Councillors question protocol which could stop committee members voting on planning applications
- Credit: Archant
Havering councillors have revealed their concerns with a council protocol that could prevent committee members from voting on planning applications.
The first virtual meeting of the borough’s planning committee was held on Thursday (May 14), using the video conferencing tool Zoom and webcast on the council’s website.
But a report outlining the protocol of virtual planning meetings revealed that if committee members encounter problems with their internet connection, they may not be able to vote on an application.
A council spokeswoman confirmed that a decision at that type of meeting can be passed with just three votes out of the eight-strong committee.
The report said: “If a connection to a member is lost during a meeting of the planning committee, the chair will stop the meeting to enable the connection to be restored.
You may also want to watch:
“If the connection cannot be restored within a reasonable time, the meeting will proceed, but the member who was disconnected will not be able to vote on the matter under discussion, as they would not have heard all the facts.”
The same protocol will also apply to the strategic planning committee, which decides on larger applications.
- 1 Man in hospital after falling 'from height' in Romford
- 2 Brentwood church rave: More than 130 images released in appeal
- 3 Romford cinemas announce reopening plans after lockdown
- 4 Woman dies after 'falling from height' by Liberty Shopping Centre
- 5 Former Lakeside Hammers co-promoter Jon Cook passes away
- 6 New Romford author speaks out about feeling 'invisible' as a black father
- 7 Horses die after Upminster stables blaze
- 8 Rainham primary school creates Sir Captain Tom display
- 9 What is changing as lockdown eases on May 17?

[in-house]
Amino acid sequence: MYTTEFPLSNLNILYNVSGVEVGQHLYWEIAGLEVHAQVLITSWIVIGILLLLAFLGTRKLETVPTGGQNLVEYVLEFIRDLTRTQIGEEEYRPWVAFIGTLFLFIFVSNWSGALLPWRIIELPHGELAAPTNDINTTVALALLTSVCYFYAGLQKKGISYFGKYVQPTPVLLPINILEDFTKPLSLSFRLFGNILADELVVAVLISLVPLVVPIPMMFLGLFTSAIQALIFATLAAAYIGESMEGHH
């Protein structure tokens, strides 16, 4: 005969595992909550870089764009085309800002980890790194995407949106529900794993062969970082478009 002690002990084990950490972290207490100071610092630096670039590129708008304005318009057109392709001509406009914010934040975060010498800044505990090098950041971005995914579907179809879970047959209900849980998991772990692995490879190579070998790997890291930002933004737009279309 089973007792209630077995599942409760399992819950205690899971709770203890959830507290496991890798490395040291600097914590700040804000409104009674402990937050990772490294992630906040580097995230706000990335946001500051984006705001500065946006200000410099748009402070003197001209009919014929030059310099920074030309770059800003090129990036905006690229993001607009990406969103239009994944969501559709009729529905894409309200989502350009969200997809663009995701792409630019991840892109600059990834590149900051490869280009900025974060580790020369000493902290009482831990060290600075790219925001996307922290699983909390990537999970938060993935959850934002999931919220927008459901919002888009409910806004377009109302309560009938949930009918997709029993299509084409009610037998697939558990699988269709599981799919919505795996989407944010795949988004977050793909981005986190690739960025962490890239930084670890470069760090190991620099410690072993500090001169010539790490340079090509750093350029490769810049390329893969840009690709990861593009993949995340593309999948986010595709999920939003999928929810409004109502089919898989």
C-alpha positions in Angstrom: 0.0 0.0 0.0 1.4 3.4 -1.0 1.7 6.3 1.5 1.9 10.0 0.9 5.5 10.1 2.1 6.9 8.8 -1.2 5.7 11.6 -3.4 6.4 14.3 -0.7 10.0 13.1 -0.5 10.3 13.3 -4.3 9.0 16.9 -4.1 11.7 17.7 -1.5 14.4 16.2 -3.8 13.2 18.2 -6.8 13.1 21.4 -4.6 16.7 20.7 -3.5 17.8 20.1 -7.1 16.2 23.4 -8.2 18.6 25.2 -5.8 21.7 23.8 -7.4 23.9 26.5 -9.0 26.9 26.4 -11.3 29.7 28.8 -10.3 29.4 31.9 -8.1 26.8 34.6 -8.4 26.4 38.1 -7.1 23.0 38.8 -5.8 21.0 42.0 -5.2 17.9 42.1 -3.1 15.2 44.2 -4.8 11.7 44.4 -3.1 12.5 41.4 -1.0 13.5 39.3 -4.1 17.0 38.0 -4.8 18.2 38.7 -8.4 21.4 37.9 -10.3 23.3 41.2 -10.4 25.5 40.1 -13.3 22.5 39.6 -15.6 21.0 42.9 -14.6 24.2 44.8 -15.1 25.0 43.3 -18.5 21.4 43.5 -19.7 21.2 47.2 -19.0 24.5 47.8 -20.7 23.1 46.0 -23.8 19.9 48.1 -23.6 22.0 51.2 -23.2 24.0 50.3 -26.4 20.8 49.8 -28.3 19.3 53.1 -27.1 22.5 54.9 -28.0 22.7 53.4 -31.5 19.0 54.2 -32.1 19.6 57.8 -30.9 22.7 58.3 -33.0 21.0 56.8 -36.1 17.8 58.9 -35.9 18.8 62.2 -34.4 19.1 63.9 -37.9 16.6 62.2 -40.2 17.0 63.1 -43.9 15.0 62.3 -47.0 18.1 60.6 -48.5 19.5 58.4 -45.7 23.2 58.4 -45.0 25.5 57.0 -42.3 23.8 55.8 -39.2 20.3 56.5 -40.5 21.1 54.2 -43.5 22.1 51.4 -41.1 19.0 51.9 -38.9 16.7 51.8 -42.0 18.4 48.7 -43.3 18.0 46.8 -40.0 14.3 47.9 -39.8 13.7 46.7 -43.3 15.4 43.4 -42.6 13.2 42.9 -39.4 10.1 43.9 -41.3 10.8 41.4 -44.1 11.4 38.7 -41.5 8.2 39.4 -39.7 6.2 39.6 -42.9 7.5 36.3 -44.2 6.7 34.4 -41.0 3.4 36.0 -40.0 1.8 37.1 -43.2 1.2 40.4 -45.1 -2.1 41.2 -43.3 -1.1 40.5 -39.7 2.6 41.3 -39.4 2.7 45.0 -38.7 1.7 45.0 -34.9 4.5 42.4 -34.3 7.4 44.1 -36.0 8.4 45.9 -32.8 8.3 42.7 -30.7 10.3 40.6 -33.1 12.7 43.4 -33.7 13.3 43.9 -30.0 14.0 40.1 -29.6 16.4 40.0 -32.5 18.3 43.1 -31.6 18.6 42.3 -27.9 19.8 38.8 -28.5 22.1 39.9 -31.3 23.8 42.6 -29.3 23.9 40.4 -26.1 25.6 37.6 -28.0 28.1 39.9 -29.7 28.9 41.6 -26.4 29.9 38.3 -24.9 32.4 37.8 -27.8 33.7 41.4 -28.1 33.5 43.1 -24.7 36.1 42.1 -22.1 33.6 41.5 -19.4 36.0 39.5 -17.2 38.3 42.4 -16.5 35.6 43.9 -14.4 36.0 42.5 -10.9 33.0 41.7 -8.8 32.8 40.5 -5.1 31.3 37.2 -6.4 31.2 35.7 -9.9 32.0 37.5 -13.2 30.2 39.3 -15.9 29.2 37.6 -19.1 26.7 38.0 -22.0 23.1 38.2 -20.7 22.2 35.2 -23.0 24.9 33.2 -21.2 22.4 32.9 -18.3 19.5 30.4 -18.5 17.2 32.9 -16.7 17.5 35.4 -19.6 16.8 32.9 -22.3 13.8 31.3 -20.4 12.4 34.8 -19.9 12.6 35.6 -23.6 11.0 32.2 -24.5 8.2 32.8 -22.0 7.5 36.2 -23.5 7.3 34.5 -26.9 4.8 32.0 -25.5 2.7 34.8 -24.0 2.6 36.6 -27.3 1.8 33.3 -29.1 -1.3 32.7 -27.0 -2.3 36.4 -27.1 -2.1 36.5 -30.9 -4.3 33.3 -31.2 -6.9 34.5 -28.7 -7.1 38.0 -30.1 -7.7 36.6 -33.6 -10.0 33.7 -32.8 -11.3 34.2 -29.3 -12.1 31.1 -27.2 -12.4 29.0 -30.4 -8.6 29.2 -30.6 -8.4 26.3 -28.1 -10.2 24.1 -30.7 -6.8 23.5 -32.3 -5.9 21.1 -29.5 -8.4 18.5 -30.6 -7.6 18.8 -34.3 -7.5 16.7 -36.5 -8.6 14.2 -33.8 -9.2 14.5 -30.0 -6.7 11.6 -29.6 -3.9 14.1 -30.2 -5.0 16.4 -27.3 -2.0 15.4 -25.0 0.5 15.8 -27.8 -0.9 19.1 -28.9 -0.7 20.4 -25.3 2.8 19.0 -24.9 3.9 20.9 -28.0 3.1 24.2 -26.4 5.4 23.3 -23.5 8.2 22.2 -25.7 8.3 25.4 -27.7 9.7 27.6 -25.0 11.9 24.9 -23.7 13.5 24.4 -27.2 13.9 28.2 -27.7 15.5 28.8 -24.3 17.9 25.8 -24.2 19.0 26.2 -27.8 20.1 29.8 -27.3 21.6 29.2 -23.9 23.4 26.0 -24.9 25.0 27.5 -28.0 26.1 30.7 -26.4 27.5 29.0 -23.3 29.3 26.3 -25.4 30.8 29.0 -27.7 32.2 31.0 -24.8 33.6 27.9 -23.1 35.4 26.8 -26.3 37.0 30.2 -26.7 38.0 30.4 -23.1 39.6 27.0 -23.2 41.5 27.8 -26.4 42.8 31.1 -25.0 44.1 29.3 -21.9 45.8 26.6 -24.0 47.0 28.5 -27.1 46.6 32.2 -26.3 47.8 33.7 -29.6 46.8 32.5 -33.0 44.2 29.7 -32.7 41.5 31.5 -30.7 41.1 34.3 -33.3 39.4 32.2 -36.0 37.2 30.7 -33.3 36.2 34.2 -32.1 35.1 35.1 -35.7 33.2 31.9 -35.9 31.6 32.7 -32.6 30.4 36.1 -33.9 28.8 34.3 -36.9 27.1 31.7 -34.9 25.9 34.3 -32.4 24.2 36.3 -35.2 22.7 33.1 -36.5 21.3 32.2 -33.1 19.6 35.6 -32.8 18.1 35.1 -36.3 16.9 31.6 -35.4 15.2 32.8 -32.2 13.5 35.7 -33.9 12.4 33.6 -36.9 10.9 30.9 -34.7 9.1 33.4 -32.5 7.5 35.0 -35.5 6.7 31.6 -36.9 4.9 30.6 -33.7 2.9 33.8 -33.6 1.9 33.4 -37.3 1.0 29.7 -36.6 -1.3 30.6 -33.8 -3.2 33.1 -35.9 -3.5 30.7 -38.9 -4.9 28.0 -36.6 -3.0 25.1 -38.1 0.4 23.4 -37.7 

- 10 Hornchurch tie down manager Stimson with new two-year contract
Among the councillors who voiced their concerns was South Hornchurch ward councillor Graham Williamson, who sits on strategic planning.
He called for a member in that situation to be able to vote by email, adding: “I appreciate that the vagaries of the internet and the unfamiliarity of virtual meetings but it is unacceptable for a vote to be lost.”
Labour group leader Keith Darvill, who is also on the strategic planning committee, said: “It would concern me if the want of the committee was not followed just for a technical reason. I would hope that the chairman of the meeting would just adjourn the meeting until it is restored.”
Last Thursday’s meeting lasted only five minutes after Cllr David Durant, a member of the planning committee, withdrew his call-in regarding an application to vary a condition of planning permission granted for mining and extraction of materials at Wennington Quarry in Rainham.
Cllr Durant said he boycotted the meeting and argued that these meetings should be held in person at Havering Town Hall.
He also questioned the voting protocol, adding: “If a connection is lost the member can’t vote, but what if it’s a contentious application and a split decision?”
Cllr Damian White, leader of Havering Council, said: “In order to preserve the integrity of decision-making on planning applications it is essential that participants watch or listen to the debate. If a committee member loses connection we make every effort to reconnect them so that they can take part in the vote.
“There is no definitive length of time to wait. It will depend on the individual situation. However, the council has provided suitable IT for members to use and additional training.
“If it isn’t possible to reconnect, the committee can go ahead with the vote, if sufficient members are available, or adjourn the meeting to a later date. It is for the chairman of the committee to determine on the situation.”